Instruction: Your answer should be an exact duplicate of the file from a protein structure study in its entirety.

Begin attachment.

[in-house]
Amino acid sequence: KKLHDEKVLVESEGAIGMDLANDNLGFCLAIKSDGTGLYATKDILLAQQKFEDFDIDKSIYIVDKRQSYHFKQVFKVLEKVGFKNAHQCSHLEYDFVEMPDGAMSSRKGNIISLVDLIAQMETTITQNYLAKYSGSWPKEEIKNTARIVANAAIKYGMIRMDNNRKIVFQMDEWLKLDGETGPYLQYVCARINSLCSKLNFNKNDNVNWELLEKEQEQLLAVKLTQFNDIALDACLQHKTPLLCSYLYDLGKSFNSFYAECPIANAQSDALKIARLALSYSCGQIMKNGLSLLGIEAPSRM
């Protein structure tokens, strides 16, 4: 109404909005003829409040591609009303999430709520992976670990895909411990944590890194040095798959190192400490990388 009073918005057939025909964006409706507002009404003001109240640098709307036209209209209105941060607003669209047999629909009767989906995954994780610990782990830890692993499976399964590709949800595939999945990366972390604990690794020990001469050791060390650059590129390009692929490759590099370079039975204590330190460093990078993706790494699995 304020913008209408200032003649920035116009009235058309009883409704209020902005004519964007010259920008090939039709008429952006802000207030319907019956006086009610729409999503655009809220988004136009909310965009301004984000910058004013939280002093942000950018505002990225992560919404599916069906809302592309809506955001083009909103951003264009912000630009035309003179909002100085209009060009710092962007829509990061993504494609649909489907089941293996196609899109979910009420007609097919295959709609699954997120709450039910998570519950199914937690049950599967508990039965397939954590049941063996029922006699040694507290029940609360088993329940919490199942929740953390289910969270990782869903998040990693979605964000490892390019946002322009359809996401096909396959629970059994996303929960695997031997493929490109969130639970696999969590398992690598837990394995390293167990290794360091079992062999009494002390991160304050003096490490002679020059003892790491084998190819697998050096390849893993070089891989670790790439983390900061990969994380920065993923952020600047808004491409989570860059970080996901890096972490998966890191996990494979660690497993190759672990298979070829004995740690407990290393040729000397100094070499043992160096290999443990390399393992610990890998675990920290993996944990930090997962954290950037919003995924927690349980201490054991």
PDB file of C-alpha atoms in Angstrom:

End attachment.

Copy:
[in-house]
Amino acid sequence: KKLHDEKVLVESEGAIGMDLANDNLGFCLAIKSDGTGLYATKDILLAQQKFEDFDIDKSIYIVDKRQSYHFKQVFKVLEKVGFKNAHQCSHLEYDFVEMPDGAMSSRKGNIISLVDLIAQMETTITQNYLAKYSGSWPKEEIKNTARIVANAAIKYGMIRMDNNRKIVFQMDEWLKLDGETGPYLQYVCARINSLCSKLNFNKNDNVNWELLEKEQEQLLAVKLTQFNDIALDACLQHKTPLLCSYLYDLGKSFNSFYAECPIANAQSDALKIARLALSYSCGQIMKNGLSLLGIEAPSRM
């Protein structure tokens, strides 16, 4: 109404909005003829409040591609009303999430709520992976670990895909411990944590890194040095798959190192400490990388 009073918005057939025909964006409706507002009404003001109240640098709307036209209209209105941060607003669209047999629909009767989906995954994780610990782990830890692993499976399964590709949800595939999945990366972390604990690794020990001469050791060390650059590129390009692929490759590099370079039975204590330190460093990078993706790494699995 304020913008209408200032003649920035116009009235058309009883409704209020902005004519964007010259920008090939039709008429952006802000207030319907019956006086009610729409999503655009809220988004136009909310965009301004984000910058004013939280002093942000950018505002990225992560919404599916069906809302592309809506955001083009909103951003264009912000630009035309003179909002100085209009060009710092962007829509990061993504494609649909489907089941293996196609899109979910009420007609097919295959709609699954997120709450039910998570519950199914937690049950599967508990039965397939954590049941063996029922006699040694507290029940609360088993329940919490199942929740953390289910969270990782869903998040990693979605964000490892390019946002322009359809996401096909396959629970059994996303929960695997031997493929490109969130639970696999969590398992690598837990394995390293167990290794360091079992062999009494002390991160304050003096490490002679020059003892790491084998190819697998050096390849893993070089891989670790790439983390900061990969994380920065993923952020600047808004491409989570860059970080996901890096972490998966890191996990494979660690497993190759672990298979070829004995740690407990290393040729000397100094070499043992160096290999443990390399393992610990890998675990920290993996944990930090997962954290950037919003995924927690349980201490054991």
PDB file of C-alpha atoms in Angstrom: